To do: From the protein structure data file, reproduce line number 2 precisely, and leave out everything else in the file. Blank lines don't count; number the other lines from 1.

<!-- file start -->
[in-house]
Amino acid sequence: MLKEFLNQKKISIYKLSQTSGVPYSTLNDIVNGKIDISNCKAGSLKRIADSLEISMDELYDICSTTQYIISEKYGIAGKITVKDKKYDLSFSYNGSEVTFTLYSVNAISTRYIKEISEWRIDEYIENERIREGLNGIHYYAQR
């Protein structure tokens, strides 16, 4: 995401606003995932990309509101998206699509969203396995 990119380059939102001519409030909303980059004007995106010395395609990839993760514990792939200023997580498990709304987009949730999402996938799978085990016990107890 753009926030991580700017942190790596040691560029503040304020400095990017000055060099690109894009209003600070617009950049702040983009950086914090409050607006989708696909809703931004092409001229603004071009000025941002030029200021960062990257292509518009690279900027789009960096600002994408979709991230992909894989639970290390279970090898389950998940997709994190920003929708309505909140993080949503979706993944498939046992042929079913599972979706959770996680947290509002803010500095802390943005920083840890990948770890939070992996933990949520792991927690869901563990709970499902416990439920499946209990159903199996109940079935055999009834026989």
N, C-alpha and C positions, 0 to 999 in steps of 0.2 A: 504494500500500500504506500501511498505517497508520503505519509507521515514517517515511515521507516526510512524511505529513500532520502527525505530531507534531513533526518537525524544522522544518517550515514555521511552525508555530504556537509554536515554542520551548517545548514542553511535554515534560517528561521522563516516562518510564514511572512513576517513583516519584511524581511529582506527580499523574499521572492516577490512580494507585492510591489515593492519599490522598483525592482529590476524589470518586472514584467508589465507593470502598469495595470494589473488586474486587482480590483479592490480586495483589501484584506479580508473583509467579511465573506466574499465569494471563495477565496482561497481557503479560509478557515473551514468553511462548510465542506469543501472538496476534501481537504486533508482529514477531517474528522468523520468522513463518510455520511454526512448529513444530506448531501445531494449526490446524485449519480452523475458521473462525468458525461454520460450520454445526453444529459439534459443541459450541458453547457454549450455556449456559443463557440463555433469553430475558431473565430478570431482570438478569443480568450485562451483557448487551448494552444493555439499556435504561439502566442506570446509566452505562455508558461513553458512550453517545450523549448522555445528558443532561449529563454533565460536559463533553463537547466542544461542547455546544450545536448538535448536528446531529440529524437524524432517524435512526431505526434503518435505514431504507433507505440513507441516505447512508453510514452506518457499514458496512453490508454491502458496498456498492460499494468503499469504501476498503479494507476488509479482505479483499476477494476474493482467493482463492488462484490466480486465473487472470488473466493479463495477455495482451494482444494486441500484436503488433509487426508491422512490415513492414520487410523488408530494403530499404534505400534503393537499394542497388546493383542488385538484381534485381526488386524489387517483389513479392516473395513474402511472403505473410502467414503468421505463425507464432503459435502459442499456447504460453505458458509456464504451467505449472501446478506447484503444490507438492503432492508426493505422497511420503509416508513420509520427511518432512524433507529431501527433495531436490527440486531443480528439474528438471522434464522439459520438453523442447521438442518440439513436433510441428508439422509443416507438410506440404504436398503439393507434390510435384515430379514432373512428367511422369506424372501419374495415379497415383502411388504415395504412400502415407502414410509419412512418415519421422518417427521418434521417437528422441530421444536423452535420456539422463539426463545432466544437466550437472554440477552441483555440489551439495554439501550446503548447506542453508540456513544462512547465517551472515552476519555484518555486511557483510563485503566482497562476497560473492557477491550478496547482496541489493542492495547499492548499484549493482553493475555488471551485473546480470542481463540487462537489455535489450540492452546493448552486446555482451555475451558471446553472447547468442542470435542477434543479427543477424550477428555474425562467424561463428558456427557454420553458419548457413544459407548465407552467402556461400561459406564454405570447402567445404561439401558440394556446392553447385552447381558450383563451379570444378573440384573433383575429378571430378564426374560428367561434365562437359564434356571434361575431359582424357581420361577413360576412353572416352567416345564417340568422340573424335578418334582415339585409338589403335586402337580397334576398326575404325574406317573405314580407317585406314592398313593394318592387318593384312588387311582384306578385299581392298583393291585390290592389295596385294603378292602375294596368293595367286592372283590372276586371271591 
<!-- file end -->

Amino acid sequence: MLKEFLNQKKISIYKLSQTSGVPYSTLNDIVNGKIDISNCKAGSLKRIADSLEISMDELYDICSTTQYIISEKYGIAGKITVKDKKYDLSFSYNGSEVTFTLYSVNAISTRYIKEISEWRIDEYIENERIREGLNGIHYYAQR